Meta-review: Remember Me (Xbox, PS3, PC)

Oh, the perils of new IP. Does a developer risk spending money on a new idea that may not take, or is it easier to simply spin out a new sequel to a fatigued franchise. It is very rare that we get to see something fresh and original this late into a console cycle, but the people at Capcom and Dontnod Games seem to be willing to take a risk with Remember Me, a cyber-punk-ish futuristic dystopia where people have implants to share their memories ala Facebook, but also where evil, authoritarian corporations can control, distort or erase those memories with a push of a button. 

The reviews are not quite reaching the promise of the premise, sadly, as it looks like we have a rather interesting story but somewhat of an unremarkable game. Now, I am willing to give this game the benefit of the doubt. Many people bashed the repetitive and derivative gameplay of Enslaved: Odyssey to the West, but I was willing to forgive its gameplay thanks in part to the rather wonderful storytelling and voice acting. Who knows, perhaps Remember Me could attain the same level of cult status that Enslaved has to a swath of fans.

But what do the reviewers have to say: 

EGMRemember Me strikes the perfect balance between narrative exposition and gameplay. With expert pacing, the game offers an engaging cyberpunk story blended into a solid action-adventure that’s equal parts brawling and platforming. Remember Me utimately delivers the whole package—a very pretty, very pleasurable, very engaging gaming experience. (9/10)

Edge MagazineSchlocky and silly in places, but potent and reflective in others, Nilin’s tale has bags of heart to play off against its flamboyant bosses and existential quandaries, all grounded by a charismatic female star. While the world building isn’t on a par with the best – hampered by a civilian population as robotic as its metal cohorts – a rich backstory and architectural detail make Neo-Paris a place worth visiting. (8/10)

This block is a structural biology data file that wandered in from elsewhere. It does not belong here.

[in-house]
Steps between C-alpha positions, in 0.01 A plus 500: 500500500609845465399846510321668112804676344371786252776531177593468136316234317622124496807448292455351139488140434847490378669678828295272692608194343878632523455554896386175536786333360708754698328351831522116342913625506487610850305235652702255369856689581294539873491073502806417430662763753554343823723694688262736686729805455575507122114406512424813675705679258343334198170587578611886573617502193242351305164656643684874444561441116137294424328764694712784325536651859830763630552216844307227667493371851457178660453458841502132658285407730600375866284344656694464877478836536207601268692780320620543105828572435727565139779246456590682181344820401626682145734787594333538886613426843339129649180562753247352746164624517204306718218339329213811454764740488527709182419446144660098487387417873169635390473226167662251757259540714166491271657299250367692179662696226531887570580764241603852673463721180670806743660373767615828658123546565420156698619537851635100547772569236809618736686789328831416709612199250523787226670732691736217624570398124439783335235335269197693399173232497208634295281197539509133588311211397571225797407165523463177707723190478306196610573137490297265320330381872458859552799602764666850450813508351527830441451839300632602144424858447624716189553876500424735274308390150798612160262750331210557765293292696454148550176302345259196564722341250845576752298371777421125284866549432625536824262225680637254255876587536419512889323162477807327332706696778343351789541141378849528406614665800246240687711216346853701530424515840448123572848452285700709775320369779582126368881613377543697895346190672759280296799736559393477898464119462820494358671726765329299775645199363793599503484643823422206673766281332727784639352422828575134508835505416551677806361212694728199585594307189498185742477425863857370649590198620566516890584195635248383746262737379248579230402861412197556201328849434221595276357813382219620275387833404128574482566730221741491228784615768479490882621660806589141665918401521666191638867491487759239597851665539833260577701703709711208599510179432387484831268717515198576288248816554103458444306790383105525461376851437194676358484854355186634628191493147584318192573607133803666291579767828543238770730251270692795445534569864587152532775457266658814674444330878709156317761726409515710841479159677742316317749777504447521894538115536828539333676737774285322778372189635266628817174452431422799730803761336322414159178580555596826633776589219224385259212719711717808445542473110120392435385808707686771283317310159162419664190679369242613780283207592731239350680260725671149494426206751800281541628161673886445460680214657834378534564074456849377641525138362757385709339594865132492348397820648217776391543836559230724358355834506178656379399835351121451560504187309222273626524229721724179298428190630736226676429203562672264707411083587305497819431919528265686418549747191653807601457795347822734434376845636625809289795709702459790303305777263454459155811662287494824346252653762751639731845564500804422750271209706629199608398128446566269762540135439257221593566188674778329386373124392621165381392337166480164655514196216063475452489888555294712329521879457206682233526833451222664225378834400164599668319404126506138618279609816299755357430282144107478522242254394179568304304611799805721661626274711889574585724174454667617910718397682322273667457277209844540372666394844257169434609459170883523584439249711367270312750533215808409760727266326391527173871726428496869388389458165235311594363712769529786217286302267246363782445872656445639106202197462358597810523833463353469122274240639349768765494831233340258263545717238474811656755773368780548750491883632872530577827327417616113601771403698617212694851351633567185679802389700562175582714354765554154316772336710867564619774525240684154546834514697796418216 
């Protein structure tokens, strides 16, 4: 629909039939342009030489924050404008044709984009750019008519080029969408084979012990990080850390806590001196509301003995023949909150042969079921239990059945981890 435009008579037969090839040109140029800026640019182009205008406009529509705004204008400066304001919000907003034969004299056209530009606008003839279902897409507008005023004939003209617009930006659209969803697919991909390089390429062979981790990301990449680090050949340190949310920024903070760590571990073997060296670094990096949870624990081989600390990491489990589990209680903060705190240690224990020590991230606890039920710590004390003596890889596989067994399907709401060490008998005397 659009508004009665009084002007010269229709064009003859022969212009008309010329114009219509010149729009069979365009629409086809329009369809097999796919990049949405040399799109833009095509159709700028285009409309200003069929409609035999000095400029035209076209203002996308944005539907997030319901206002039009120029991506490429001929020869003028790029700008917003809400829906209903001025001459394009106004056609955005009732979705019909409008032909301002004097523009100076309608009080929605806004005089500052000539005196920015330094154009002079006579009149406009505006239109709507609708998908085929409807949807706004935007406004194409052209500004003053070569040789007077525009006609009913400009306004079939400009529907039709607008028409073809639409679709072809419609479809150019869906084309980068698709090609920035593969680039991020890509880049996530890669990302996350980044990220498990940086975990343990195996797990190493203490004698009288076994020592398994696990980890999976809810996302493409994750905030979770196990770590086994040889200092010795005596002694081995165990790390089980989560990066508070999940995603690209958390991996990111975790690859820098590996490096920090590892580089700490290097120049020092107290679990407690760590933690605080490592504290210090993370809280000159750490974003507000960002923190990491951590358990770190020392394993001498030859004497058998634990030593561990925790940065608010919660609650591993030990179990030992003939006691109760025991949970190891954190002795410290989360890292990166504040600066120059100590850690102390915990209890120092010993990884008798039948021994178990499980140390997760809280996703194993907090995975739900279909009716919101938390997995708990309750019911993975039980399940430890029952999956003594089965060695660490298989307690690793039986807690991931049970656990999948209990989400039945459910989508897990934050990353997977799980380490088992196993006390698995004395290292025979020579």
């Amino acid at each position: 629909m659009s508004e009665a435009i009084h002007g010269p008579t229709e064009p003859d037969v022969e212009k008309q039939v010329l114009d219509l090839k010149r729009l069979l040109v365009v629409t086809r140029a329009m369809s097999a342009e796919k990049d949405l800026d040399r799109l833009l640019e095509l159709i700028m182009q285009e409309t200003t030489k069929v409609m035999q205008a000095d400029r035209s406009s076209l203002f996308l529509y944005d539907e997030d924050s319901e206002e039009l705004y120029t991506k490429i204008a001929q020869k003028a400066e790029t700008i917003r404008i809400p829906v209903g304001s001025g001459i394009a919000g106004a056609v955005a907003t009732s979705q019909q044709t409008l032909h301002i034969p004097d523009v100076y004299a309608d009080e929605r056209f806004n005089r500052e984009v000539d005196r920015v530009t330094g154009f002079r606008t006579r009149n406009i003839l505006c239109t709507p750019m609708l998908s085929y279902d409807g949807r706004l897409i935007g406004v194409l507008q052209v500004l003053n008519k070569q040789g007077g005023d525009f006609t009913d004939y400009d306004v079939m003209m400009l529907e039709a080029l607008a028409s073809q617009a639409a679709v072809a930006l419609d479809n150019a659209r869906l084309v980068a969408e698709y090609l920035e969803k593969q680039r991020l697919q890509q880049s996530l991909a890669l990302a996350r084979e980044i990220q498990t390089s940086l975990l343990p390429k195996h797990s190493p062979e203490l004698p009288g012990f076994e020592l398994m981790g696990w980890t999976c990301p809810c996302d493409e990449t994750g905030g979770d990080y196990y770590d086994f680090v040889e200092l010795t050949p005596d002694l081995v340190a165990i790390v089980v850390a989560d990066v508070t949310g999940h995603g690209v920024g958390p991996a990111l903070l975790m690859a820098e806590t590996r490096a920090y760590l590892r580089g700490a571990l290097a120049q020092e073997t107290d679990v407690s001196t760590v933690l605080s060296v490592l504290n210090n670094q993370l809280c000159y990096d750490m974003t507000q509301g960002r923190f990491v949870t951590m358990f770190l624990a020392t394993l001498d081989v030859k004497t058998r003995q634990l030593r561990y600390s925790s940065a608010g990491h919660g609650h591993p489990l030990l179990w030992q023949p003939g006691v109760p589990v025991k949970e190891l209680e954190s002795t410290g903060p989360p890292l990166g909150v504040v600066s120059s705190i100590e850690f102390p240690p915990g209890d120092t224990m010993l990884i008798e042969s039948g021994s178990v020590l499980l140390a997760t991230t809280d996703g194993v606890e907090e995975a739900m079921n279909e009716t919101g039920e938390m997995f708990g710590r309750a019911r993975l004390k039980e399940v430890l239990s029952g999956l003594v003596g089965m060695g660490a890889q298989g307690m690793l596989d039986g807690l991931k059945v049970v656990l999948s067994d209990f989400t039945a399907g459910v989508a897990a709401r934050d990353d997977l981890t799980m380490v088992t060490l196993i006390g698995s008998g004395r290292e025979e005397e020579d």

PolygonRemember Me suffers when it pushes its design beyond the capabilities of its mechanics, when its gameplay ambitions exceed its capacity to meet them. Most games would falter under the weight of those mechanical complications, and Remember Me eyes trouble the most pointedly when it falls prey to overused video game conventions. But Remember Me‘s fiction and world-building make it more than just another running, jumping and climbing-oriented beat-’em-up — they make it a future worth exploring. (8/10)

Games Radar: An inconsistently enjoyable experience. Its world provides an interesting glimpse into a could-be future, and the Memory Remix puzzles and Pressen system help offset its extreme linearity and stiff combat. There are enough good ideas here to keep you playing from start to finish, but Remember Me’s rougher edges mean it’ll fade from your memory far sooner than you might like. (3.5/5)

IGN: Remember Me is a likeable, even admirable game that tells a deeply personal story in a thoughtfully-fashioned world populated by richly detailed character models. But ultimately, it failed to challenge or excite me as a game, as all of its best ideas are confined to its overarching fiction rather than its gameplay. I rarely felt like a Memory Hunter except for the few Memory Remix sections. I’d love to spend time in this world sampling its fiction and tasting some of its ideas, but unfortunately I can’t say the same for the game, which is very forgettable. (5.9/10)



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